October 13, 2015 / 1:00 PM / 4 years ago

Parties brace for messy minority as Canada election looms

TORONTO (Reuters) - With less than a week remaining in Canada’s federal election campaign and the result too close to call, the three main parties jockeyed on Tuesday to lay out their positions in what looks likely to be a minority government.

Liberal leader Justin Trudeau holds five-week old Hannah Levesque during a campaign stop in Stratford, Ontario October 13, 2015. REUTERS/Chris Wattie

The center-left Liberals and New Democrats signaled they would not support Conservative Prime Minister Stephen Harper if he does not win a majority in the Oct. 19 vote, setting the stage for a messy post-election scramble for power.

Harper, seeking a fourth consecutive term, ruled with a minority in his first and second terms because the Liberals and NDP would not cooperate to oust him. But the left-leaning leaders are under pressure to end Harper’s government in Parliament if voters don’t end it next week at the ballot box.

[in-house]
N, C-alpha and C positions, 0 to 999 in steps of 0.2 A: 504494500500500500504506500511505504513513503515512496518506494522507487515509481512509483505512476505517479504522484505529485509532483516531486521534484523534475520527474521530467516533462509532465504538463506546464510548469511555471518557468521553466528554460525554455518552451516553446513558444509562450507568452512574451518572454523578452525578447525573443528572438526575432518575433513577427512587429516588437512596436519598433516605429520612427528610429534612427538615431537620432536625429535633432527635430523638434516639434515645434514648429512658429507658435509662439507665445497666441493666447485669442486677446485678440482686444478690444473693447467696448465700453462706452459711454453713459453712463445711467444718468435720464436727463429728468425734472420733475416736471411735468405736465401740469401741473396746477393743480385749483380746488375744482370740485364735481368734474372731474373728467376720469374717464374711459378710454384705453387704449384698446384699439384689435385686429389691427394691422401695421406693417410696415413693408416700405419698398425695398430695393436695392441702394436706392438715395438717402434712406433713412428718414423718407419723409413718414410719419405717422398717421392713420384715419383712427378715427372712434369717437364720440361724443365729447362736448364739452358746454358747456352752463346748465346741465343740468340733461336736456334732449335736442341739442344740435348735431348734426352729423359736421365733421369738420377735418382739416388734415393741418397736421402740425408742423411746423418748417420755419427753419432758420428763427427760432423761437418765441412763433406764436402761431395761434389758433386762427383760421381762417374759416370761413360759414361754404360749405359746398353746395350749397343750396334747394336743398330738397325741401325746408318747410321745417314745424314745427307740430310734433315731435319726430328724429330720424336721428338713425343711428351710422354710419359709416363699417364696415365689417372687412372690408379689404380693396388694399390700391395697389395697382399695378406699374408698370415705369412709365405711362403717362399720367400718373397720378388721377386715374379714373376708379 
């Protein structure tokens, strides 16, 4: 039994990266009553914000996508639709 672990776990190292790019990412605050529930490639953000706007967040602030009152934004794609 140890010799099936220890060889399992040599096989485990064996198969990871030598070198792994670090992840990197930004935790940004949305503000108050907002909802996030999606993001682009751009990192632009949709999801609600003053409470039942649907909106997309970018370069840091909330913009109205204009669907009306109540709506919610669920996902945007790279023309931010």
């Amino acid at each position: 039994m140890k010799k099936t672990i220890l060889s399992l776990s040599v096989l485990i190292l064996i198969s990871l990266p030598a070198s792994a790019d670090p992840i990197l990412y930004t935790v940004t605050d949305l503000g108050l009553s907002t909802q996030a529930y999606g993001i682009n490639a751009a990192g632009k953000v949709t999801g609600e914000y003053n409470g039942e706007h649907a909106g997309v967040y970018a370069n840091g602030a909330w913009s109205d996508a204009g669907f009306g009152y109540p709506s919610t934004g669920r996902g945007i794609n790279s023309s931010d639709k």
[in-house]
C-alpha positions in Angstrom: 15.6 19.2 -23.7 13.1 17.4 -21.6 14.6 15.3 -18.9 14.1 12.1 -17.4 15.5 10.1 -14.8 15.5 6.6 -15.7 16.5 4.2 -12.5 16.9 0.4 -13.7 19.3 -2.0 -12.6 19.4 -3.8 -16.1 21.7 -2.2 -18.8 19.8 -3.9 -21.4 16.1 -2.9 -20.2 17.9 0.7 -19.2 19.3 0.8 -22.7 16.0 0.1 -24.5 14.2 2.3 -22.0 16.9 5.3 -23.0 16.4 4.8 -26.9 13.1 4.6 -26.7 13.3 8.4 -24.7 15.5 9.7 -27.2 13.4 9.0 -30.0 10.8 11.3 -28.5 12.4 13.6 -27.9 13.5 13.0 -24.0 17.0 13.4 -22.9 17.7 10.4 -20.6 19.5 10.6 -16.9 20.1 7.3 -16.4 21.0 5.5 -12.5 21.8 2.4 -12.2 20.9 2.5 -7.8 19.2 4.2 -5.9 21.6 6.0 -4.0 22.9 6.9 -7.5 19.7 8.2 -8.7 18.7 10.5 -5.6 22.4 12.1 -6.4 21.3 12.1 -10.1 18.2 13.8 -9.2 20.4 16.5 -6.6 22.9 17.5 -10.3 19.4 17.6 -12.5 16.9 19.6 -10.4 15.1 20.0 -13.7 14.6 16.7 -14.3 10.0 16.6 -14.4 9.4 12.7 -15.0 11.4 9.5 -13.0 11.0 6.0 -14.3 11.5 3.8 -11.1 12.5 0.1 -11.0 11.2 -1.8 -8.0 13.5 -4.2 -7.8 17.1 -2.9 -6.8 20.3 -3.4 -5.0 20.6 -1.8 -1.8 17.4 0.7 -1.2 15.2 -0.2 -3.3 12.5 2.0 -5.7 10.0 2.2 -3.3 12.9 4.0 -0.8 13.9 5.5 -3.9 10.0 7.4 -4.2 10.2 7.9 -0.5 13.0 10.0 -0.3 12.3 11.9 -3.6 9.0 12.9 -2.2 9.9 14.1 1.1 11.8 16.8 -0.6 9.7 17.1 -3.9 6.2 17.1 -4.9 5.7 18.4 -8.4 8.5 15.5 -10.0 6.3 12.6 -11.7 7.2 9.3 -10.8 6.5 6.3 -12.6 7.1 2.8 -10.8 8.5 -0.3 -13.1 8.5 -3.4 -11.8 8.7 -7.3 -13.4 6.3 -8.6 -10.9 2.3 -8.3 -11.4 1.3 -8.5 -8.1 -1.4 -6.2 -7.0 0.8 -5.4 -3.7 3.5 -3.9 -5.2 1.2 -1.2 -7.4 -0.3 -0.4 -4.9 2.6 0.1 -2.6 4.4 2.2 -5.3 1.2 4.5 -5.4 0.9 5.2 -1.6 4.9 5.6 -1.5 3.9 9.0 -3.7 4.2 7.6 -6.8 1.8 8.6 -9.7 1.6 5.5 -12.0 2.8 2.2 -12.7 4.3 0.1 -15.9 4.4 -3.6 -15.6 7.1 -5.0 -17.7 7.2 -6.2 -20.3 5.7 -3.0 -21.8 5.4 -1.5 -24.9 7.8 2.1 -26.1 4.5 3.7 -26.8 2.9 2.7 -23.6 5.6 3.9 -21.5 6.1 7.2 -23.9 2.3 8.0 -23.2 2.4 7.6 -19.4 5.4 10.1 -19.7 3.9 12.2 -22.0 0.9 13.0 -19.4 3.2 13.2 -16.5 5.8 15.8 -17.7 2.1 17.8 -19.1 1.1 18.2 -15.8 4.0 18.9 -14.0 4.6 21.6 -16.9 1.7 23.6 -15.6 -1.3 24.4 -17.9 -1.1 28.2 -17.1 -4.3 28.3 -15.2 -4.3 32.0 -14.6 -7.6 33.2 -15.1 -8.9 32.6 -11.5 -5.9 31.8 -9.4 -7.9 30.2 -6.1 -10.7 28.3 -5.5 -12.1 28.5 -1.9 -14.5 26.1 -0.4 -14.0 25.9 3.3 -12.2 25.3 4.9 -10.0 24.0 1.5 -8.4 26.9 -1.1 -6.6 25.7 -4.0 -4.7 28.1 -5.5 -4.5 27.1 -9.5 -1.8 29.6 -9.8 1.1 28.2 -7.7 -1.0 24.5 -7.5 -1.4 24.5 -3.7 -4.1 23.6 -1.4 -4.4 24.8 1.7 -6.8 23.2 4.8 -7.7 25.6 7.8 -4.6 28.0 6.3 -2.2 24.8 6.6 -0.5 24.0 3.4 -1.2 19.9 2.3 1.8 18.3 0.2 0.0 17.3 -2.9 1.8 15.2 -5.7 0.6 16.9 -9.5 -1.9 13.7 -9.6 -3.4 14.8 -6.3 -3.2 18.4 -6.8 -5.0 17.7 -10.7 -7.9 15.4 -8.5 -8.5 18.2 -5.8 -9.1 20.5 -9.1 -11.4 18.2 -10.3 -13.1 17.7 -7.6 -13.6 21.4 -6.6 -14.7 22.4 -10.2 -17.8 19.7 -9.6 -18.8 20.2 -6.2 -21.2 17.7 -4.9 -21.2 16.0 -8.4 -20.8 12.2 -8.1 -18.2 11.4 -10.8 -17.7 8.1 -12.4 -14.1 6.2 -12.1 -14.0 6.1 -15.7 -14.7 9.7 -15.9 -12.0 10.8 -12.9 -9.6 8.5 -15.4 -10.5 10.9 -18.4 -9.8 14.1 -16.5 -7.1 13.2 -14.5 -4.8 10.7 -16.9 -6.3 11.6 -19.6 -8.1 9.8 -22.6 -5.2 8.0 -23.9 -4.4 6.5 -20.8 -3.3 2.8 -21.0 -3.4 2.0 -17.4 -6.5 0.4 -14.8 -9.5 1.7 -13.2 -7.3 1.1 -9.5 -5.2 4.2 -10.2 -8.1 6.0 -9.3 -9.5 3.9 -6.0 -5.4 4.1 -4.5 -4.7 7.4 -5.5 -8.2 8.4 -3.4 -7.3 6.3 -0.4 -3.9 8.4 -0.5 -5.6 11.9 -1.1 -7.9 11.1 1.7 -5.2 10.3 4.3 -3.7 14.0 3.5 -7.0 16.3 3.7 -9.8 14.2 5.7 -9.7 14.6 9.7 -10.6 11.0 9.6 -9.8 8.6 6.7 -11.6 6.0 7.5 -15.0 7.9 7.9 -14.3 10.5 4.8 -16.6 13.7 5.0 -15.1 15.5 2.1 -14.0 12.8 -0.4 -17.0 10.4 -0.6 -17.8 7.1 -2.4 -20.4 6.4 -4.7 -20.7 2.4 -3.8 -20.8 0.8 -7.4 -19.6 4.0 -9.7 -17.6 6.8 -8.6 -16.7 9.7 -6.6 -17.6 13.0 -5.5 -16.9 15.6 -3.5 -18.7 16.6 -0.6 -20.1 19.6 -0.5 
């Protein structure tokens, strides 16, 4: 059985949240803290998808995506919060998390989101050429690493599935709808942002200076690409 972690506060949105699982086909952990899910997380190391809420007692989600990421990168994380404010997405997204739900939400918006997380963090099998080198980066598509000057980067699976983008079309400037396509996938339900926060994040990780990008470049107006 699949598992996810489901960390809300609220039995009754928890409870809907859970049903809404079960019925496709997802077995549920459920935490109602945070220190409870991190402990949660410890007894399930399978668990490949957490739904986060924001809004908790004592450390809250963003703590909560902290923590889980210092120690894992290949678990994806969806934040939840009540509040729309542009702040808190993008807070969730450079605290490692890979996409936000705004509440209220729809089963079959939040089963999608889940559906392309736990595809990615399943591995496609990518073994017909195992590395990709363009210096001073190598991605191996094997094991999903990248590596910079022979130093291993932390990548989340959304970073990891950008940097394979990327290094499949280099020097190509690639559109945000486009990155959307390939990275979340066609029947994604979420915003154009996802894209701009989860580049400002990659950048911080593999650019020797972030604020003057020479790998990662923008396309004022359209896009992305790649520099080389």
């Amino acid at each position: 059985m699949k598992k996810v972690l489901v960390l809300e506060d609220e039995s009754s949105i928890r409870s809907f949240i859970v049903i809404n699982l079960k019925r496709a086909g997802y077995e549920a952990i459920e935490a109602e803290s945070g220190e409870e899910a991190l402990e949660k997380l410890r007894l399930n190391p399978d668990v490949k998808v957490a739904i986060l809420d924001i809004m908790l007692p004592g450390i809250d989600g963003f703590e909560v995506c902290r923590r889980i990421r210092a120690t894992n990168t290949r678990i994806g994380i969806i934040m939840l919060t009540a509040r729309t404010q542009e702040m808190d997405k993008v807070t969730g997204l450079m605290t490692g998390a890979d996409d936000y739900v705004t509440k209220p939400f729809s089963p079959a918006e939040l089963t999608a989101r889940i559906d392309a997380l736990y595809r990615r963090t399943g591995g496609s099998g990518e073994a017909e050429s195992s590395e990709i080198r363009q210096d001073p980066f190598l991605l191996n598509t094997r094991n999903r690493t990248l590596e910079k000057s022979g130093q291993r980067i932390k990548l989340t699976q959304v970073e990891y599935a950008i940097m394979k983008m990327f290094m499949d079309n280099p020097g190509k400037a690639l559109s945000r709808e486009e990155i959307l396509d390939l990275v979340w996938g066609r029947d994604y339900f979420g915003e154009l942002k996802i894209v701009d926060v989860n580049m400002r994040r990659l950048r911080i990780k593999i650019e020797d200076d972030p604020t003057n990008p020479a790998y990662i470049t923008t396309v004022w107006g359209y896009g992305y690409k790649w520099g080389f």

Liberal leader Justin Trudeau, who had said previously his party would not vote to support keeping Harper in power, said he would not even abstain in a vote of confidence if Harper won the most seats but fell short of a majority.

“There is no circumstance in which I could either support him or even stand back and allow him to continue to be prime minister,” Trudeau said at a campaign event in Toronto.

NDP leader Thomas Mulcair said he would vote “at the first opportunity” to bring down Harper, but didn’t answer directly if he would do so knowing it might trigger a new election.

If Harper won a minority but failed to win the support of enough opposition legislators in a parliamentary vote, his government would fall.

Normally that would trigger a new election or the formation of a new government by one or both of the opposition parties, but it was not clear whether the Liberals and NDP could overcome their mutual antagonism.

Asked if he could sit down with Mulcair or his advisers in a minority Parliament, Trudeau declined to answer affirmatively and instead spoke of their differences.

In the Toronto suburb of Oshawa, Mulcair said Trudeau had slammed the door in his face every time he suggested the two parties work together, most recently in July.

Harper brushed off a question about how he would keep a Conservative minority government alive faced with the determination of the opposition parties to bring him down.

“I am not going to speculate on the results of the election … (or) on potential scenarios,” he told reporters in Toronto.

Reporting by Randall Palmer; Additional reporting by David Ljunggren; Editing by Chizu Nomiyama and Alan Crosby

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